I recently was made aware of a new “feature” in Lync 2013 which I was not aware of. This is regarding client authentication and remote access users.
The following TechNet article describes each of these http://technet.microsoft.com/en-us/library/gg182601.aspx
Notice that the checkbox for Enable Integrated Windows Authentication is cleared in my configuration. According to the TechNet article, Microsoft recommends to enable this when serving remote access users, otherwise they won’t be able to authenticate. And here’s where my discovery comes in play.
I discovered that if this setting is enabled, a remote user with a local Lync client can log in to Lync with a username and password(of a Lync enabled user) without having to present a valid root certificate. The local PC does not have to be domain joined either. In my opinion, this is not very secure…The feature has obviously been there for a while, but I’ve never tried logging in to a system before without having the root certificate in place so that’s why I kinda didn’t know this was possible.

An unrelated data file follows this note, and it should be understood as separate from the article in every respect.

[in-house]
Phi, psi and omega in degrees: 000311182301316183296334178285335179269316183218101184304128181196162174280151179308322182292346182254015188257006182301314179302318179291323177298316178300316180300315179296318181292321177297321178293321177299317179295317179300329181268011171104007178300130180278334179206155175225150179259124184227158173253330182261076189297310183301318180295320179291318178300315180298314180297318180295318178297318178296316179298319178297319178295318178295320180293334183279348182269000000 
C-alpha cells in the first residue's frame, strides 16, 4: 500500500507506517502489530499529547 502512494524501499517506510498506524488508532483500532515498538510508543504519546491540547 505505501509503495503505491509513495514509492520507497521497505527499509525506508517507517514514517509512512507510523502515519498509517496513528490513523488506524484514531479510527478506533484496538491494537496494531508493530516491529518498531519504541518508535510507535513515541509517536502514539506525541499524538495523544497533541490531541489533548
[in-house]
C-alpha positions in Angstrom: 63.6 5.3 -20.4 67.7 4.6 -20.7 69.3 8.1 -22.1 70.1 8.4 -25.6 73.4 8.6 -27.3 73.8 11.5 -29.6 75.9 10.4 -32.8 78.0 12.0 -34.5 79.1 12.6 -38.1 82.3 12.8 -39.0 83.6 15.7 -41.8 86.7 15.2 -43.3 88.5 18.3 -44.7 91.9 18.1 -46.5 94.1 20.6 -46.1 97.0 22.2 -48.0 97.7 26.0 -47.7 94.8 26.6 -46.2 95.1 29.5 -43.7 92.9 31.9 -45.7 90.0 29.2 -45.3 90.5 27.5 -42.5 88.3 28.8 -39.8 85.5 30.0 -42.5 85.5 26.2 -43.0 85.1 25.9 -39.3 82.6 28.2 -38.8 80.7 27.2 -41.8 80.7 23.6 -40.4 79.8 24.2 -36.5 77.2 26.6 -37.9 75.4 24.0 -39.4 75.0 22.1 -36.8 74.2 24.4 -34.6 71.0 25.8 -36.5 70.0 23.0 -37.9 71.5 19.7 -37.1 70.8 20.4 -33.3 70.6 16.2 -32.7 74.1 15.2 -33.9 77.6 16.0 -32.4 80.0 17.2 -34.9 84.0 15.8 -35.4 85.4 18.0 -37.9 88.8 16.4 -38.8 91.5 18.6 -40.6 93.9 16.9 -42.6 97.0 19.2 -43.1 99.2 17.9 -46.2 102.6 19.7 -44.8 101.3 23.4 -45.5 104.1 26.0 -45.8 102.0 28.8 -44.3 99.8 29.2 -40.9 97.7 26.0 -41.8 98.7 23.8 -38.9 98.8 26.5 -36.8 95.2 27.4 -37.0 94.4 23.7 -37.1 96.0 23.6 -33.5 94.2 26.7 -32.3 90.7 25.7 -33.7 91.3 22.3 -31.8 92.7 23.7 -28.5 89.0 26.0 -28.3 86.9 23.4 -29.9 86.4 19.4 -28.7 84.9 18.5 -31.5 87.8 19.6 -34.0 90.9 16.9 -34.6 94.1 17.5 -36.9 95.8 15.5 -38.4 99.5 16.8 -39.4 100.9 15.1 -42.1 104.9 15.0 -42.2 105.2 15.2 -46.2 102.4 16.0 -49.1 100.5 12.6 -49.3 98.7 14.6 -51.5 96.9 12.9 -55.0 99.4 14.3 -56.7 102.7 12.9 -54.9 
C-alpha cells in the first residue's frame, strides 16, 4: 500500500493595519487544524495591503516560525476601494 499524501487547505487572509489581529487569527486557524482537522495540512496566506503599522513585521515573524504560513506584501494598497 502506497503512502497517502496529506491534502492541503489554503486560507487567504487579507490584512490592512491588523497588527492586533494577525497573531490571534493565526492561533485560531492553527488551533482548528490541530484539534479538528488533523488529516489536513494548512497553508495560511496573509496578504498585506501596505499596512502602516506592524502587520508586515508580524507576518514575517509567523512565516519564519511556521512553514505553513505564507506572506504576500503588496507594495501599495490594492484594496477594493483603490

I think this setting was default disabled on Lync 2010 and had to be turned on, but I might be wrong on this one. Nevertheless, I would recommend this setting to be turned off in order to have some control of the clients logging in to the Lync environment. When Microsoft states that remote access clients won’t be able to authenticate unless you enable NTLM authentication, that’s not entirely true. They will be able to authenticate if they are provided with the domains root certificate from the internal rootCA. Domain joined clients get this by default, but nondomain clients like Mac’s, Linux and other Windows clients will have to import the certificate to the local trusted root certificate store.
This involves some manual actions to be taken, but in my opinion it’s worth the extra effort in order to have a more secure environment.
Of course, if the Lync environment is a multitenant solution where all users are treated as remote users and not able to acquire the root certificate from the domain in which Lync is installed(without a lot of intervention from the system administrators), NTLM authentication is the only way to allow clients to authenticate.
If anyone has comments regarding this matter or even have some other opinion on why this might be nice or not, please feel free to comment on this post 🙂